A neuroscientist explains the power of sleep

sleeping woman
Learn what the brain is doing while we're asleep, and why it matters.
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Neuroscientist Matthew Walker believes that lack of sleep is the greatest public health challenge we face in the 21st century. He says the lack of sleep is making us sick, making us fat and making us dumb.

In 1942, the average American adult was sleeping 7.9 hours. A recent survey shows that they are are now sleeping about six hours and 31 minutes.

"It took mother nature 3.6 million years to put this thing called eight hours of sleep for human beings in place," Walker said. "And then we come along and lop off maybe 25 percent of that within the space of just 75 or 80 years."

And that trend has had a serious effect on our health.

Deadly diseases, obesity and suicide rates all have a connection to how much sleep we are getting, Walker said.

In the case of obesity, lack of sleep leads to over-eating because the hormone that usually tells your body when you are full and signals to stop eating is blunted by lack of sleep, he said.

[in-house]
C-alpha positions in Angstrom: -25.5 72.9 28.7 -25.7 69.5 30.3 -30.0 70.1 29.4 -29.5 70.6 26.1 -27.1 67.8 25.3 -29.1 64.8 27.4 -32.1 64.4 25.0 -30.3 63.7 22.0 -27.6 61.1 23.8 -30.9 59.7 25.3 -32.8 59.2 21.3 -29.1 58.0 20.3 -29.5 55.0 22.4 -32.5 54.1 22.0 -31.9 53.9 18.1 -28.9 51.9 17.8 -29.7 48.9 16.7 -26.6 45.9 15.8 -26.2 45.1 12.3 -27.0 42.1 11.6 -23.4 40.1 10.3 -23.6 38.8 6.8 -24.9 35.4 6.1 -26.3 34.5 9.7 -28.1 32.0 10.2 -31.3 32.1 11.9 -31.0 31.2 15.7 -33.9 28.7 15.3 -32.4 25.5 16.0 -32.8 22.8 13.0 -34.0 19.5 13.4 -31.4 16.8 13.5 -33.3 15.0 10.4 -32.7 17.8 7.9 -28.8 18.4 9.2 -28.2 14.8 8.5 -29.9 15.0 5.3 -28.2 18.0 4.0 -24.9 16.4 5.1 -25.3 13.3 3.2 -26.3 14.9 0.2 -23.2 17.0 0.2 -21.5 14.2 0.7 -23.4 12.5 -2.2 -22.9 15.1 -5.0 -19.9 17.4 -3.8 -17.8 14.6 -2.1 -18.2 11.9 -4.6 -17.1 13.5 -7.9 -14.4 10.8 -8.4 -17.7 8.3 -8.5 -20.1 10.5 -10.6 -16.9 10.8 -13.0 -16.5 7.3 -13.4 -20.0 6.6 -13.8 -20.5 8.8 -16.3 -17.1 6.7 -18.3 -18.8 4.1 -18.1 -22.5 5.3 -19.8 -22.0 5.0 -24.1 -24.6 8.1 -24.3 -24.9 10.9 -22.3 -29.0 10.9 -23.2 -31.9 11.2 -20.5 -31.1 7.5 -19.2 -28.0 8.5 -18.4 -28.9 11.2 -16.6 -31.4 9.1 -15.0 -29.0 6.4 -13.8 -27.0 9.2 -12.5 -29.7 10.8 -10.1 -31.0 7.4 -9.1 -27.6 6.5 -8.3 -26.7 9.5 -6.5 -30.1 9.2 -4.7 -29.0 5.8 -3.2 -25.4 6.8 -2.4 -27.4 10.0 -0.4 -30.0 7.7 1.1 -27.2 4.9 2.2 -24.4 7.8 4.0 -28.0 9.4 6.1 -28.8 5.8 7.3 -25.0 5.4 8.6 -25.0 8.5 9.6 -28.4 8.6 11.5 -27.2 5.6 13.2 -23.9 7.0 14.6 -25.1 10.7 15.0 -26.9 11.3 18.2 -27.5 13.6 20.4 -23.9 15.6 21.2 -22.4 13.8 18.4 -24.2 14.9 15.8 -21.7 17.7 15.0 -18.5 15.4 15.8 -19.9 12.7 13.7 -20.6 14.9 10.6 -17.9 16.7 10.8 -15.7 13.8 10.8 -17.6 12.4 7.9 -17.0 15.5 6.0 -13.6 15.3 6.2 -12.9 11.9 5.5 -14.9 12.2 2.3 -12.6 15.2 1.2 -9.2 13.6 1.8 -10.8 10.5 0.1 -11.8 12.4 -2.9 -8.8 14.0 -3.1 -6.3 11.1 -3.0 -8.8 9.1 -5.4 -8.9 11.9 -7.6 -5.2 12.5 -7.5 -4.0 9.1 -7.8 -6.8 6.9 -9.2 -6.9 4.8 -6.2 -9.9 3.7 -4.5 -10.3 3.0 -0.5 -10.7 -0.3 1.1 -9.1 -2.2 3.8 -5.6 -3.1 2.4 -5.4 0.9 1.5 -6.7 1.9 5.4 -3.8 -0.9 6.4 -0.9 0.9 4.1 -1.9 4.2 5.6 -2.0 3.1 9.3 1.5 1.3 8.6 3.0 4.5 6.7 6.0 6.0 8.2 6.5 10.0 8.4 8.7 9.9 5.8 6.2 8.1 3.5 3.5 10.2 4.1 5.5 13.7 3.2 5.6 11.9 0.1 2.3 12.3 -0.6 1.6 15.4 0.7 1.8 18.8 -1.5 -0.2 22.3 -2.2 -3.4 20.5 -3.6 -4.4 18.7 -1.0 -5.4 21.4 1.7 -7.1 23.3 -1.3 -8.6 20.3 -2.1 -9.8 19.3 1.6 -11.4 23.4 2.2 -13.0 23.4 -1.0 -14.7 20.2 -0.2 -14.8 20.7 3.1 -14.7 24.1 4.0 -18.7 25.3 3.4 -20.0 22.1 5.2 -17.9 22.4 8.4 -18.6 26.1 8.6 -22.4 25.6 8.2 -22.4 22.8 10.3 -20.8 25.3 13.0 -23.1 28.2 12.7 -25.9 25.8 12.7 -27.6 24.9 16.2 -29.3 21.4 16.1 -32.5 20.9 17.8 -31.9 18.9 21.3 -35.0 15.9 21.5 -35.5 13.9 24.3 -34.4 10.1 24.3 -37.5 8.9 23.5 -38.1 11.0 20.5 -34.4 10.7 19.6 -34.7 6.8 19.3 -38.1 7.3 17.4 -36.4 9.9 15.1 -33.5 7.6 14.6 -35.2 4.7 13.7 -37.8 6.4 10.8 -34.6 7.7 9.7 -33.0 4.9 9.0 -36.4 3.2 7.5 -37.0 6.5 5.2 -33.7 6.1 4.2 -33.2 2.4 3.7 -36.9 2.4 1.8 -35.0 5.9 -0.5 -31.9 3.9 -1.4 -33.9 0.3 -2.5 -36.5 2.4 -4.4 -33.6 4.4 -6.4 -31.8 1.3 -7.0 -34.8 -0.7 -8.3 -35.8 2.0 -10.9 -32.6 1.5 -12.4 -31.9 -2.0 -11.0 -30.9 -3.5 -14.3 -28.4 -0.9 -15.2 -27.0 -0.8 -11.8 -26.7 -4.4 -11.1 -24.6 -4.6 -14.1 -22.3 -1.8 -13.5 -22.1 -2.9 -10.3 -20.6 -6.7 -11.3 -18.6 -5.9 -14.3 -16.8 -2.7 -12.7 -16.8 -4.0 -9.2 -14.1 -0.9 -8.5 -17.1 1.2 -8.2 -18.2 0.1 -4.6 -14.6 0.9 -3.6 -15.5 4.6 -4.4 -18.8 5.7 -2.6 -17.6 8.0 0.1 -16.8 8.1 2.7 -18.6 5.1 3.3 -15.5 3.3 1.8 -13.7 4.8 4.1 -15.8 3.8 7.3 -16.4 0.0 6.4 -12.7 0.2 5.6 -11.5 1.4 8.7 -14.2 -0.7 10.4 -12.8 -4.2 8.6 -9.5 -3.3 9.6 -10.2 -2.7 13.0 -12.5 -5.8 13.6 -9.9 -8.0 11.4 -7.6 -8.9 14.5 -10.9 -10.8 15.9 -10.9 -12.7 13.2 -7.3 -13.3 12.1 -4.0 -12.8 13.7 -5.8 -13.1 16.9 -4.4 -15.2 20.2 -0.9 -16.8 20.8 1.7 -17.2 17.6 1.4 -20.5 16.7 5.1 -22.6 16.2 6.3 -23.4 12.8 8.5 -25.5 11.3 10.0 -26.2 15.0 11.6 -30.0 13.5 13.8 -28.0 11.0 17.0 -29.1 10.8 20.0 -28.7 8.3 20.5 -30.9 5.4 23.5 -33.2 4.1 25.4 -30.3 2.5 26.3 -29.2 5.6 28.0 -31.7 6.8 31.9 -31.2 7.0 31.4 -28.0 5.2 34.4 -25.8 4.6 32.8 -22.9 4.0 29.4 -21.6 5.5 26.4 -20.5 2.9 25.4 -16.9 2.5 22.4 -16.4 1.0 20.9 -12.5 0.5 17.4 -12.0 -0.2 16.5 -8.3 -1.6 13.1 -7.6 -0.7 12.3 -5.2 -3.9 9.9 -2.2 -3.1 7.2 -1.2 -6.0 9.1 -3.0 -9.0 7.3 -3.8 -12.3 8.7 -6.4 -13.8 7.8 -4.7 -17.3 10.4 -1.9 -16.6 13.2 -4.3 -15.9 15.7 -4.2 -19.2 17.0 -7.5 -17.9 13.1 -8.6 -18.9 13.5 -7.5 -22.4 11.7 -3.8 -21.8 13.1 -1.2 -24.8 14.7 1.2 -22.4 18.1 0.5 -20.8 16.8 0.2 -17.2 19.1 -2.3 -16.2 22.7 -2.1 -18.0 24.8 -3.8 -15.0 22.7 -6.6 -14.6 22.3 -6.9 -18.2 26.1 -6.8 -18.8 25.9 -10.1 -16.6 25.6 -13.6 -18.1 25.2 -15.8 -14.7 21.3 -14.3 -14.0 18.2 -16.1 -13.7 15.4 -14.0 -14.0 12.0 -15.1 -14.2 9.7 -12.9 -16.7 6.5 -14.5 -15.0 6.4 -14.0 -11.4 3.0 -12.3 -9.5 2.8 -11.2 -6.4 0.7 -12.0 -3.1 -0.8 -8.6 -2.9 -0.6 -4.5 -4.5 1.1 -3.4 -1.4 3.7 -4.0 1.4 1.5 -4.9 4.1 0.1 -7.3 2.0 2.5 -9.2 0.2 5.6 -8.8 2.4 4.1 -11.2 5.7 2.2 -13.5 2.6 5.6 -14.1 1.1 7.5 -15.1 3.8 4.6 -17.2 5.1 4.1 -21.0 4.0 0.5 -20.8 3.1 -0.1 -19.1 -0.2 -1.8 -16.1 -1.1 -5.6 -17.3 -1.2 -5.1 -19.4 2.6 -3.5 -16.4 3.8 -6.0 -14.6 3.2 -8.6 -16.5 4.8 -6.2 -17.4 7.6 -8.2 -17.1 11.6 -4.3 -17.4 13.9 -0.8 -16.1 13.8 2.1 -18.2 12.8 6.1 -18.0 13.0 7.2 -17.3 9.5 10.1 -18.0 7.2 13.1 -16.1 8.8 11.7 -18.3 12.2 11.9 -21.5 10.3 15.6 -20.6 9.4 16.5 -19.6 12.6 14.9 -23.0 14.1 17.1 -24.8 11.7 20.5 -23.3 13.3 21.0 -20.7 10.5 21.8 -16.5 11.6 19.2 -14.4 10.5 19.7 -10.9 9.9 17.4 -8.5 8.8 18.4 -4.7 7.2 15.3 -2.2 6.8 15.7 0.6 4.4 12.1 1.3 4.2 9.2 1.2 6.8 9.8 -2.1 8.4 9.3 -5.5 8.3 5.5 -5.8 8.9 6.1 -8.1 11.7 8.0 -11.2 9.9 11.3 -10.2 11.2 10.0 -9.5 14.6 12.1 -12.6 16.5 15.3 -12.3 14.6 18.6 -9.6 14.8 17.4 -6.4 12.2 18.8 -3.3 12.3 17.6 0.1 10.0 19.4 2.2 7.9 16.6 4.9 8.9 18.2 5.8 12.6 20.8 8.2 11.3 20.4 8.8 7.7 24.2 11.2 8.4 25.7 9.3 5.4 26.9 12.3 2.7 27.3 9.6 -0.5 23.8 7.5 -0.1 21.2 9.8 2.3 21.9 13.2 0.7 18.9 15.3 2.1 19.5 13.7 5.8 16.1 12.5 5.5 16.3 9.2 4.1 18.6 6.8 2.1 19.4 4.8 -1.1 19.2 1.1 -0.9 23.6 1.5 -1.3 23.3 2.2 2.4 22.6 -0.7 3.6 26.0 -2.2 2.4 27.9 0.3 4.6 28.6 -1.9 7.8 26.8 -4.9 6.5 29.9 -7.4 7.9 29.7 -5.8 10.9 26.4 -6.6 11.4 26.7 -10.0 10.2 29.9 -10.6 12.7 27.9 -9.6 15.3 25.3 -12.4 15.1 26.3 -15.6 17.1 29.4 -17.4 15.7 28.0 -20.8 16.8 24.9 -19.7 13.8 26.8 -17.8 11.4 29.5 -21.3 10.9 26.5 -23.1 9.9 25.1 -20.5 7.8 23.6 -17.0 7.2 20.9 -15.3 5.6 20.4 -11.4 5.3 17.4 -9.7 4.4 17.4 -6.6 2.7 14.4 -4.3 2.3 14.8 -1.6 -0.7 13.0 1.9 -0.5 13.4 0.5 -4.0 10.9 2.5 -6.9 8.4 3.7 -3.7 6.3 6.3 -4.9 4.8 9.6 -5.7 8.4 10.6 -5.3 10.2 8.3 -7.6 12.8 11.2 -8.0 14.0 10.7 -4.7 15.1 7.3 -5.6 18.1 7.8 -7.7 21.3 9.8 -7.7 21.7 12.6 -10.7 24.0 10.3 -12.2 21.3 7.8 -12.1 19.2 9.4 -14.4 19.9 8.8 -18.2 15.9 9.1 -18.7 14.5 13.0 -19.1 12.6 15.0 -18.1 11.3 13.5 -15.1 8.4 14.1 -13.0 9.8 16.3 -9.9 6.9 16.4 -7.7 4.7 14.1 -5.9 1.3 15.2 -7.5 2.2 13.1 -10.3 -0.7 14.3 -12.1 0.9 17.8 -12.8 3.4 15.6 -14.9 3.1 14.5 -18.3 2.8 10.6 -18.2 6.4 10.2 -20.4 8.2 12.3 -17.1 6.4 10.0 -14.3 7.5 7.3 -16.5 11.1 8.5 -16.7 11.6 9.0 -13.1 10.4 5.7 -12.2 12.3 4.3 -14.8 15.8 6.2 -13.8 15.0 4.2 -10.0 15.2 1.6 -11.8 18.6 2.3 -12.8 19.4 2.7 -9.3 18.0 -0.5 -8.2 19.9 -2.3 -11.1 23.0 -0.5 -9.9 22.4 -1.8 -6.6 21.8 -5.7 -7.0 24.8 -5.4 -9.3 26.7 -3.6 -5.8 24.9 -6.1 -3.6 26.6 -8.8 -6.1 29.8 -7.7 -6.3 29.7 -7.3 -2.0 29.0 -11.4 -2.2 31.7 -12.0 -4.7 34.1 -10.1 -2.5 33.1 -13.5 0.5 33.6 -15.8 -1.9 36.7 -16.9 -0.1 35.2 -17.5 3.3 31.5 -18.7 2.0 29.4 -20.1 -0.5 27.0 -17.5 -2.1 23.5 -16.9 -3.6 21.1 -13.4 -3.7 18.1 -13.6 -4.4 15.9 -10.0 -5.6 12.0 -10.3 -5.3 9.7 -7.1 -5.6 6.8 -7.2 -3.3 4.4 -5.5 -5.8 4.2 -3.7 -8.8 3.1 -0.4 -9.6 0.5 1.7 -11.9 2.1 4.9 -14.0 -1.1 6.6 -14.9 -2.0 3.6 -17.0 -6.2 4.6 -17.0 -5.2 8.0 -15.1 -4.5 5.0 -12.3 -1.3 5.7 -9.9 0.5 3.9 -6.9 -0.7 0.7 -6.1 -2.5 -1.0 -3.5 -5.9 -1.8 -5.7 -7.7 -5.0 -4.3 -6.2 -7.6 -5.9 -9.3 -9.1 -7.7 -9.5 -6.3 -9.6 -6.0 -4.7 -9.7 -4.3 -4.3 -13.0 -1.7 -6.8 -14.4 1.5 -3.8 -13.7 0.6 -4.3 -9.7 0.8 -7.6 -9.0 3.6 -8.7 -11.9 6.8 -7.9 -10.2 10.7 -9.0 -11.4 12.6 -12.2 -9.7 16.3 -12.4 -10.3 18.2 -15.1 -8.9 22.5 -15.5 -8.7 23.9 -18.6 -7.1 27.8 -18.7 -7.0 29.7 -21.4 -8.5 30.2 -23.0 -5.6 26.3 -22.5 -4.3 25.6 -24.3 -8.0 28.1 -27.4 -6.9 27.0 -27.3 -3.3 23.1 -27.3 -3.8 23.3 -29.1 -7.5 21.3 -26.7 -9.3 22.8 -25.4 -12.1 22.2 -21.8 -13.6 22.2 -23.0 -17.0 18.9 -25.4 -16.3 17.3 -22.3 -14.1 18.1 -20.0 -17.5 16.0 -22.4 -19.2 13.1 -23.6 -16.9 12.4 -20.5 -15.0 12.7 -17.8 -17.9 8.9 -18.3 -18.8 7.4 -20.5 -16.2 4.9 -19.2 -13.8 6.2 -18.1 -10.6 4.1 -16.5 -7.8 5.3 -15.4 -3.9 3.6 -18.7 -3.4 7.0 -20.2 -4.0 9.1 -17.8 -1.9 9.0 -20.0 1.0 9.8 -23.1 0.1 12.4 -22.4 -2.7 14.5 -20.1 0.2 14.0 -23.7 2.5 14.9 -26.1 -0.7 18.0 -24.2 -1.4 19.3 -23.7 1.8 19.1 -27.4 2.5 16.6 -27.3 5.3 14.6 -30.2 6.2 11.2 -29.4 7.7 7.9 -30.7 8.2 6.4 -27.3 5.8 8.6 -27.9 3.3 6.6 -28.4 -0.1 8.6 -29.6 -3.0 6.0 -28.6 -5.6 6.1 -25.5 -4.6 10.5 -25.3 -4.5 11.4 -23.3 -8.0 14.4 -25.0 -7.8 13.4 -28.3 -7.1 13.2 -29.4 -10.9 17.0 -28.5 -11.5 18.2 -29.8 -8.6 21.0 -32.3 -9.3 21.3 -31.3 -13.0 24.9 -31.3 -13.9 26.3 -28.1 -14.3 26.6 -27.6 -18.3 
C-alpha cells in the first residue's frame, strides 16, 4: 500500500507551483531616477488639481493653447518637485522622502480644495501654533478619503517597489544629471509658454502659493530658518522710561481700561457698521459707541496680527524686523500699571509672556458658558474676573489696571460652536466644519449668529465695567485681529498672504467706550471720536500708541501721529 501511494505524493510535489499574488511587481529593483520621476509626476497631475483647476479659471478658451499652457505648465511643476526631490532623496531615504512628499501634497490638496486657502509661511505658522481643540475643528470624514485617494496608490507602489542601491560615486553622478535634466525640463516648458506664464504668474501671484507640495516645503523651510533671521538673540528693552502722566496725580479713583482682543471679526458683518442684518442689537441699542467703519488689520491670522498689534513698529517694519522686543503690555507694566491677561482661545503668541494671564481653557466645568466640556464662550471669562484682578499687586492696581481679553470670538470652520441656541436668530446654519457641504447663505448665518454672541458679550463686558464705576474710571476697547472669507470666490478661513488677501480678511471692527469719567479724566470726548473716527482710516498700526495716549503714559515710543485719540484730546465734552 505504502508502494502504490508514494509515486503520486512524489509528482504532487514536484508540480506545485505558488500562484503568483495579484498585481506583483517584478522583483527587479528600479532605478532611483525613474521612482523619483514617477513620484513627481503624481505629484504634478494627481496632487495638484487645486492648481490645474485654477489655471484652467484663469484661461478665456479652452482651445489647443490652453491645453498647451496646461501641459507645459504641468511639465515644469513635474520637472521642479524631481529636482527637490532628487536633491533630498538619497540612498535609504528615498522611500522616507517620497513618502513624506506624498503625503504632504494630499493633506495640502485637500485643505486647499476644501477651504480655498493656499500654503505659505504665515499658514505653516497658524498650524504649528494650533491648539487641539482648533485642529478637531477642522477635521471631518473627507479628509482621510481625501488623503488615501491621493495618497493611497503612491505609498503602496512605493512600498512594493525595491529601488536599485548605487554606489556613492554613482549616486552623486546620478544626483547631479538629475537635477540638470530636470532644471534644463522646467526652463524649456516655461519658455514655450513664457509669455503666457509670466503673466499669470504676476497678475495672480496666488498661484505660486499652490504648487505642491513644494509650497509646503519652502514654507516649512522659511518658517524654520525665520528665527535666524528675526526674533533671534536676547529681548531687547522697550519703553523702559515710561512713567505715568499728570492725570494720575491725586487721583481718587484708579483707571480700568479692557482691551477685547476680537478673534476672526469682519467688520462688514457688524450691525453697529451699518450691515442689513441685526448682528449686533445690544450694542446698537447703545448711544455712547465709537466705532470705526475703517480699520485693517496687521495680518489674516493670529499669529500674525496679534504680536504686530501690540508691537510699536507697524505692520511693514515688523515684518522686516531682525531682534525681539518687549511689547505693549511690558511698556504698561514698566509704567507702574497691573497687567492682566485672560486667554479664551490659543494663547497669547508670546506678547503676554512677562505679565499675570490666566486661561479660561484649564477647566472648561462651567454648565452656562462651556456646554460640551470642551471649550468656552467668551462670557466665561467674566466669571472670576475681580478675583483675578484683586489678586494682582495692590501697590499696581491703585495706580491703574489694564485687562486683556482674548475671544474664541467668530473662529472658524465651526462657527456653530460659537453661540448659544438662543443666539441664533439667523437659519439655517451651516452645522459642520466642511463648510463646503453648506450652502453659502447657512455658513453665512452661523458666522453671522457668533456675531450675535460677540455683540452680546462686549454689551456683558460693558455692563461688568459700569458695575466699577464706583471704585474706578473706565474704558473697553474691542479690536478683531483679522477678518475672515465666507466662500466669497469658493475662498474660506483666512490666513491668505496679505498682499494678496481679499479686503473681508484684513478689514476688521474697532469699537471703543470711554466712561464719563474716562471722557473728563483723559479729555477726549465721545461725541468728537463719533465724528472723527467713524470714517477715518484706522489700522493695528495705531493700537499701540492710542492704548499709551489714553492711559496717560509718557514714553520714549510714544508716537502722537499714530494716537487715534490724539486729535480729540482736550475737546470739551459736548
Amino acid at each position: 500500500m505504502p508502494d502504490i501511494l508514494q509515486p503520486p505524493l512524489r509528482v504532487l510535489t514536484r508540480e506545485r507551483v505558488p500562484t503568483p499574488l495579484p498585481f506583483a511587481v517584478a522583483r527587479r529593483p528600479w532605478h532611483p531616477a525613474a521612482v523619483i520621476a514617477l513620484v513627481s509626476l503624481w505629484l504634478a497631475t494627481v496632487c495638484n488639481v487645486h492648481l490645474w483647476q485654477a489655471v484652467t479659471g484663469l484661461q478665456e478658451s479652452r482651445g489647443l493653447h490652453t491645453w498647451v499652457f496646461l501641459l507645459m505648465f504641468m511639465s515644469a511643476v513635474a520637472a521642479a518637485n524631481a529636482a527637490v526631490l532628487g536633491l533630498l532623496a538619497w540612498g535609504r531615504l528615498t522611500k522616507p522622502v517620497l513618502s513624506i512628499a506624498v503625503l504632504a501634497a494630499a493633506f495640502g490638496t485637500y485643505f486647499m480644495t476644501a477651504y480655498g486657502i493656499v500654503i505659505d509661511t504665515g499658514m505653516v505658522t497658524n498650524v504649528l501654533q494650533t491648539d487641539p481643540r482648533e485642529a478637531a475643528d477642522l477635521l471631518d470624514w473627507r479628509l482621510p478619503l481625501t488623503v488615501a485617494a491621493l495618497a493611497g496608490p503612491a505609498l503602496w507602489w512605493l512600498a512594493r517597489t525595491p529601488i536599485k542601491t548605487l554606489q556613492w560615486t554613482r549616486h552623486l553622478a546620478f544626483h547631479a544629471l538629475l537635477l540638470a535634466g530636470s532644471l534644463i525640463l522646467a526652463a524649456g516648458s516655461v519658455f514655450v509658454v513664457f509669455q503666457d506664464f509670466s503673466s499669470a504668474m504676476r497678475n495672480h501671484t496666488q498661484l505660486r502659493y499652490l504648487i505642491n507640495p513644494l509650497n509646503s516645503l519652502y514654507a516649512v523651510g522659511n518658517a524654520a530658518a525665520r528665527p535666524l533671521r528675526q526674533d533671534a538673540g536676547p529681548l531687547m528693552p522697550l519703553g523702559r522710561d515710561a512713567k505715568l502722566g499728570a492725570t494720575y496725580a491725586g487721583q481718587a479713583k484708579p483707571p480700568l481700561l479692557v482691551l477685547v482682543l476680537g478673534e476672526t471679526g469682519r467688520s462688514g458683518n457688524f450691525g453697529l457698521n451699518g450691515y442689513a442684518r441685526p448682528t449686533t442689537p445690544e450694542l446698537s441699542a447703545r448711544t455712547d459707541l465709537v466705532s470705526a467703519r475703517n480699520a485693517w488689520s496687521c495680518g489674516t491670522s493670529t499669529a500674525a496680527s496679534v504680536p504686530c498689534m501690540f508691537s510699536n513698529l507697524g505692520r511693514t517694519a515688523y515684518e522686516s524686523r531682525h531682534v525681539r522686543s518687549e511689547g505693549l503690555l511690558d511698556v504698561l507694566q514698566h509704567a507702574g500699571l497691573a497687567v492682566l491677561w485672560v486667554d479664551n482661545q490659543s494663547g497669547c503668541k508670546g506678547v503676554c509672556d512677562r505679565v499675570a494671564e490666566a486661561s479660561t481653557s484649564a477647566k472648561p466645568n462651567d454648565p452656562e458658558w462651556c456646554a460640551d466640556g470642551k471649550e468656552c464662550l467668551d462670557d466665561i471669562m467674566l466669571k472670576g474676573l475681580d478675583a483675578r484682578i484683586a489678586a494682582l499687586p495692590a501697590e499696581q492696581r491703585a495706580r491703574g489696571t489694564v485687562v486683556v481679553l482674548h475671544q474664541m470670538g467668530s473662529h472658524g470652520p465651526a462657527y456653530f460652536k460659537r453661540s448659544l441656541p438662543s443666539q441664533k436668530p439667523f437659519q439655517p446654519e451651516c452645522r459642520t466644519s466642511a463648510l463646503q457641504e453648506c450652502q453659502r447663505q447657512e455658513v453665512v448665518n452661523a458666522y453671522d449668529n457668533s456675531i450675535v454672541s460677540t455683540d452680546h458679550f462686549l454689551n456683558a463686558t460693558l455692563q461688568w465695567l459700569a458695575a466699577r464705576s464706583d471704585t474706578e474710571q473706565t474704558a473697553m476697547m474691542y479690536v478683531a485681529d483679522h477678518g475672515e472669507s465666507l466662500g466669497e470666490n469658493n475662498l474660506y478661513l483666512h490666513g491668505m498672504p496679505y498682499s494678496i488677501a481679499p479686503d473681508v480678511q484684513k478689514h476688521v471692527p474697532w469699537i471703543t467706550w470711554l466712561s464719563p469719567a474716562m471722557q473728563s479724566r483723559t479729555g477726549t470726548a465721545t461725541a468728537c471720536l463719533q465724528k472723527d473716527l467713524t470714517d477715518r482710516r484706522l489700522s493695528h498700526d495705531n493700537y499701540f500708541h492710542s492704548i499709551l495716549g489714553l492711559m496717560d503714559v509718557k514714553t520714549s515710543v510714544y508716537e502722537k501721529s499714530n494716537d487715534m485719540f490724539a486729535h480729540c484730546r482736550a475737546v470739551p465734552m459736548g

If that wasn't bad enough, the hormone that tells us when we're hungry is amplified by lack of sleep.

"You could say, 'Well if I'm not sleeping as much it must mean I'm awake longer, so maybe I'm just topping off the extra energy that I'm burning,'" Walker said. "Not true."

You only burn about an extra 140 calories laying on a couch staying awake for 8 hours than you would losing consciousness there.

You're also more likely to go for junk-food when you're sleep deprived. Reward centers in the brain light up when you're tired, while the rational control regions of the brain shut down.

Obesity is dependent on a lot of other factors, but sleep does have a notable impact.

"If you fight against biology, usually you lose," Walker said.

Walker is the author of "Why We Sleep: Unlocking the Power of Sleep and Dreams." He's a professor of neuroscience and psychology at the University of California, Berkeley and the director of the Sleep and Neuroimaging Laboratory. Previously he was a sleep researcher and professor at Harvard University and the founder of the Center for Human Sleep Science.

He spoke Oct. 26, 2017 at the Commonwealth Club of California. The moderator is Alison van Diggelen of the BBC.

To listen to his speech, click the audio player above.

More on the importance of sleep

• Sleep scientist: A warning against walking through 'in an underslept state'

• Health: How messing with our body clocks can raise alarms